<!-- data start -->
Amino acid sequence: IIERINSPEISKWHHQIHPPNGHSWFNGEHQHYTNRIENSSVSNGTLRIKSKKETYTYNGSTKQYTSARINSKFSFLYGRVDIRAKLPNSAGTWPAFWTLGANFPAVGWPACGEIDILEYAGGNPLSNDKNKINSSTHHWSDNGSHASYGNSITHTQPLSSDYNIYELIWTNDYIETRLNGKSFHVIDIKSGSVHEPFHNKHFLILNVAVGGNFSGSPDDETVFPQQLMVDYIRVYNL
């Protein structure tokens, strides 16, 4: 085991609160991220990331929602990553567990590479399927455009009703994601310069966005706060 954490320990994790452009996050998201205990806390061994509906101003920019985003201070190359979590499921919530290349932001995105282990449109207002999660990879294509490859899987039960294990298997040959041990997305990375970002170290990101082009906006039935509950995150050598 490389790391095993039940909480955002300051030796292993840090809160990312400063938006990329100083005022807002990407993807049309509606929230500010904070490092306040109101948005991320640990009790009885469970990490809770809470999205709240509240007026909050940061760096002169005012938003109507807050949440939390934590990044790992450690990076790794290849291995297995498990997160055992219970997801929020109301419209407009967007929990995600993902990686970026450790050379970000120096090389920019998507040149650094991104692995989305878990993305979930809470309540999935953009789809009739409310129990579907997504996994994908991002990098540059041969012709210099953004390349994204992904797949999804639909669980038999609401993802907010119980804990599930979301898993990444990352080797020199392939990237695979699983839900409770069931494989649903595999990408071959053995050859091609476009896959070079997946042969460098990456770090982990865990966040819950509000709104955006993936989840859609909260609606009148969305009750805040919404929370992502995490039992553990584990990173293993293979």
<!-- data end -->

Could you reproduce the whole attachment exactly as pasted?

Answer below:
Amino acid sequence: IIERINSPEISKWHHQIHPPNGHSWFNGEHQHYTNRIENSSVSNGTLRIKSKKETYTYNGSTKQYTSARINSKFSFLYGRVDIRAKLPNSAGTWPAFWTLGANFPAVGWPACGEIDILEYAGGNPLSNDKNKINSSTHHWSDNGSHASYGNSITHTQPLSSDYNIYELIWTNDYIETRLNGKSFHVIDIKSGSVHEPFHNKHFLILNVAVGGNFSGSPDDETVFPQQLMVDYIRVYNL
């Protein structure tokens, strides 16, 4: 085991609160991220990331929602990553567990590479399927455009009703994601310069966005706060 954490320990994790452009996050998201205990806390061994509906101003920019985003201070190359979590499921919530290349932001995105282990449109207002999660990879294509490859899987039960294990298997040959041990997305990375970002170290990101082009906006039935509950995150050598 490389790391095993039940909480955002300051030796292993840090809160990312400063938006990329100083005022807002990407993807049309509606929230500010904070490092306040109101948005991320640990009790009885469970990490809770809470999205709240509240007026909050940061760096002169005012938003109507807050949440939390934590990044790992450690990076790794290849291995297995498990997160055992219970997801929020109301419209407009967007929990995600993902990686970026450790050379970000120096090389920019998507040149650094991104692995989305878990993305979930809470309540999935953009789809009739409310129990579907997504996994994908991002990098540059041969012709210099953004390349994204992904797949999804639909669980038999609401993802907010119980804990599930979301898993990444990352080797020199392939990237695979699983839900409770069931494989649903595999990408071959053995050859091609476009896959070079997946042969460098990456770090982990865990966040819950509000709104955006993936989840859609909260609606009148969305009750805040919404929370992502995490039992553990584990990173293993293979």